I hate pointing fingers, but I must. Lefty, get on the ball, damn it. Righty is exhausted and chafed from all the pumping. She has produced enough for over half of M's daycare feedings. But you? You are not performing up to expectations and every time I open the freezer door, I feel agitated. Shape up, lady.

Righty, bless your heart. You seemed a bit tired today. I know you dislike the pump. Who doesn't? But please, please produce more tomorrow. OK?



Tuesday, January 02, 2007

Mother's Milk

The first day of daycare went as well as it could have. I'll let you guess which one of us did the crying today.

I'm a bit concerned because I did not pump as much as she took from the bottle today. Fortunately, I do have a small stash of frozen milk. It tastes terrible--like soap--but she'll take it.* The stash won't last forever, though.

I've been worried about this. Despite buying a $300 pump, I never get much output. Three ounces is a great pumping session for me. My yield decreases as the day goes on and by evening, I can't pump much.

What is strange is that when I nurse M, she usually seems satisfied. Occasionally, there are nights when I have to supplement her with what I have pumped earlier in the day, but this is not an everyday occurrence.

Perhaps I'm sensitive to this because I've had supply issues related to postpartum preeclampsia with both girls. My milk came in so late (10 days) with E that I was never able to exclusively breastfeed. Mother's milk was the supplement and formula was the main course. By three months she was balking at taking the breast, and by four months, I was reduced to pumping for her. I quit altogether at six months. One day, when she falls in love with a Republican creationist, I'll know it was my fault for not getting more breastmilk into her.

My milk started to come in earlier with M. I still had supply issues, but the preeclampsia was so severe that I was readmitted to the hospital where I had access to an awesome lactation consultant. Using a supplemental feeder, I was able to continue breastfeeding and was able to end supplementation within a few weeks. Being able to exclusively breastfeed her has been hard work, but a joy all the same. Look at this chubby baby! I did that!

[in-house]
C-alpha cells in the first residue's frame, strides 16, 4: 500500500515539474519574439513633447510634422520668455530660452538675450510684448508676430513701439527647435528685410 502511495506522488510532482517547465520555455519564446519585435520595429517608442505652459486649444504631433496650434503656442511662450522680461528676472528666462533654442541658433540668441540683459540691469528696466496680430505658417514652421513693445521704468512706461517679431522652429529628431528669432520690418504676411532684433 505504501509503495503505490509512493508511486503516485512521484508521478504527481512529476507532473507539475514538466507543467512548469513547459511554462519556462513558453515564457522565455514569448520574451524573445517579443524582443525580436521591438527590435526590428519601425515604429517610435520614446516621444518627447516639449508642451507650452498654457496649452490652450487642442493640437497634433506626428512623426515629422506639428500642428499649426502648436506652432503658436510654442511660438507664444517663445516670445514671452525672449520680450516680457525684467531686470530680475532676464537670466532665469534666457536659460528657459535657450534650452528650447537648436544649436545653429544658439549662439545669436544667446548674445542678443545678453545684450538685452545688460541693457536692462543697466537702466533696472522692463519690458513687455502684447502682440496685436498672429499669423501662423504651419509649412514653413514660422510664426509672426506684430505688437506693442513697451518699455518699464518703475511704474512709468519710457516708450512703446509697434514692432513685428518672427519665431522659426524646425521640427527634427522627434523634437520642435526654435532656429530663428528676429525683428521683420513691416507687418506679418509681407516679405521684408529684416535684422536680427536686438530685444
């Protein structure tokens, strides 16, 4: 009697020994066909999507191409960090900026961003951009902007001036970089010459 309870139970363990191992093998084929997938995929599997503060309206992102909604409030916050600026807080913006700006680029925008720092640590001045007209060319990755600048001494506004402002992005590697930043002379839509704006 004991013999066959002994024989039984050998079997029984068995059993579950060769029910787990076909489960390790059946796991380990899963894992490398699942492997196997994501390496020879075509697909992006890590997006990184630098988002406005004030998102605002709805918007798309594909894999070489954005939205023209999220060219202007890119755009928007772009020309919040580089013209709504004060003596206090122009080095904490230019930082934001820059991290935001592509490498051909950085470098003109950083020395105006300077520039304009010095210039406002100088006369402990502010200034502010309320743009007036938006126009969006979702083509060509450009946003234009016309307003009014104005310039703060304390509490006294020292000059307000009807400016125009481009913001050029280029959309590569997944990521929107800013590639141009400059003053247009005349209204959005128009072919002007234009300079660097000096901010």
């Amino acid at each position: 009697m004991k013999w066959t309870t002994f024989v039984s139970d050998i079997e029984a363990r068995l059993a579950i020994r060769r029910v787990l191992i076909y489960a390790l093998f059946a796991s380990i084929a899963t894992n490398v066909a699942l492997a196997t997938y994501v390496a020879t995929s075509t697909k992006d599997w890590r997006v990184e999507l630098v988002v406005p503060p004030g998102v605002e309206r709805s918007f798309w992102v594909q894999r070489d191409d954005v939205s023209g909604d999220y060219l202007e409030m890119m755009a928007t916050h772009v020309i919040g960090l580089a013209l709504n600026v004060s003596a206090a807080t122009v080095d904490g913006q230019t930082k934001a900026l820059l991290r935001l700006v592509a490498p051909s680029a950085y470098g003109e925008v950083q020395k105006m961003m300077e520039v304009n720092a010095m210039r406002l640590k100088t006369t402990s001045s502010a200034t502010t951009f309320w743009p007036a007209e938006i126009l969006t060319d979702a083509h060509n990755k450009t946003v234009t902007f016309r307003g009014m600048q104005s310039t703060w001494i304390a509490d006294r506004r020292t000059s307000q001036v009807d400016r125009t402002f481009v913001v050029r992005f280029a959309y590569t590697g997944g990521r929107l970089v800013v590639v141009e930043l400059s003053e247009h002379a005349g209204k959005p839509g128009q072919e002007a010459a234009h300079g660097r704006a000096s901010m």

My fear at the moment is that I'm not going to be able to produce enough for her. I am not one of those breastfeeding Nazis who condemns women who formula feed, but breastmilk factors heavily in my rationalization of daycare. I feel like if M can't be with me all day that she should at least have a part of me.

I've spent a little bit of time browsing sites about boosting milk production and looking for pumping tips. I'm going to set the alarm to wake up extra early and try a pumping session. If that works, I may just be able to meet her needs. I'm also starting Fenugreek and Blessed Thistle. I'll let you know how it goes.

*If ten years ago, you had told me I would be doing taste tests of my milk, I'm afraid I would have run from the room screaming.

Monday, January 01, 2007

I Miss Her Already

I worried through my entire pregnancy that I wouldn't love this baby as much as I loved my first. That intensity, that awe, that feeling of wonder, of connectedness, the purity of mother love--how could there be more of it? My heart had so expanded with the birth of E that I couldn't quite believe there was room for it to happen again.

Of course, I was wrong.

Even as I labored, it nagged at me. Then, as I entered transition, that pure mother love hit me again like a tsunami. And I went where it carried me. I laughed with pure joy and expectation. My child was almost here! I pushed, watched her emerge, and then held her to me. I didn't want to let go even long enough for them to weigh her.

And in the four months since, I have loved M as intensely, as purely, as completely as I have loved E. There are differences to be sure. My attention is divided between my girls, but that diminishes nothing. If anything, my love has been magnified*. And I still don't want to let go.

Yet, I must.

M starts daycare. Tomorrow.

For four months, I've had her to myself.** I know this baby better than anyone. I know her cries; I know her smiles; I know the secret of her laugh; I know her heft; I know the feel of her on my breast. I've only left her twice--once for business and once for pleasure-- and I've never missed more than one feeding.

And yet, starting tomorrow, I am handing her over. The time has come for me to return to work and finish the text. Or else.

I wish, oh how I wish, that I were one of those women who could multitask her way through life. I would be dressed nicely everyday, have dinner planned ahead of time and be training for a triathlon, all while working from home with two little ones running underfoot.

But I am not that woman. I'm a terrible multitasker. I wish I could focus while caring for M, but I can't and I know it. When she is near she sucks me in with her smiles, laughs, coos, and cries and I just can't think about social theory and constructs.

Tomorrow is going to be a hard day. I hope it is more traumatic for me than for M who I miss already.

*I used to think women who said they were in love with their babies were horrible saps. I suppose I still do, but I have joined their ranks.
**I did have a sitter in two to three afternoons a week for six weeks, but I was upstairs writing (or not) and would come downstairs to nurse or just to get my baby fix.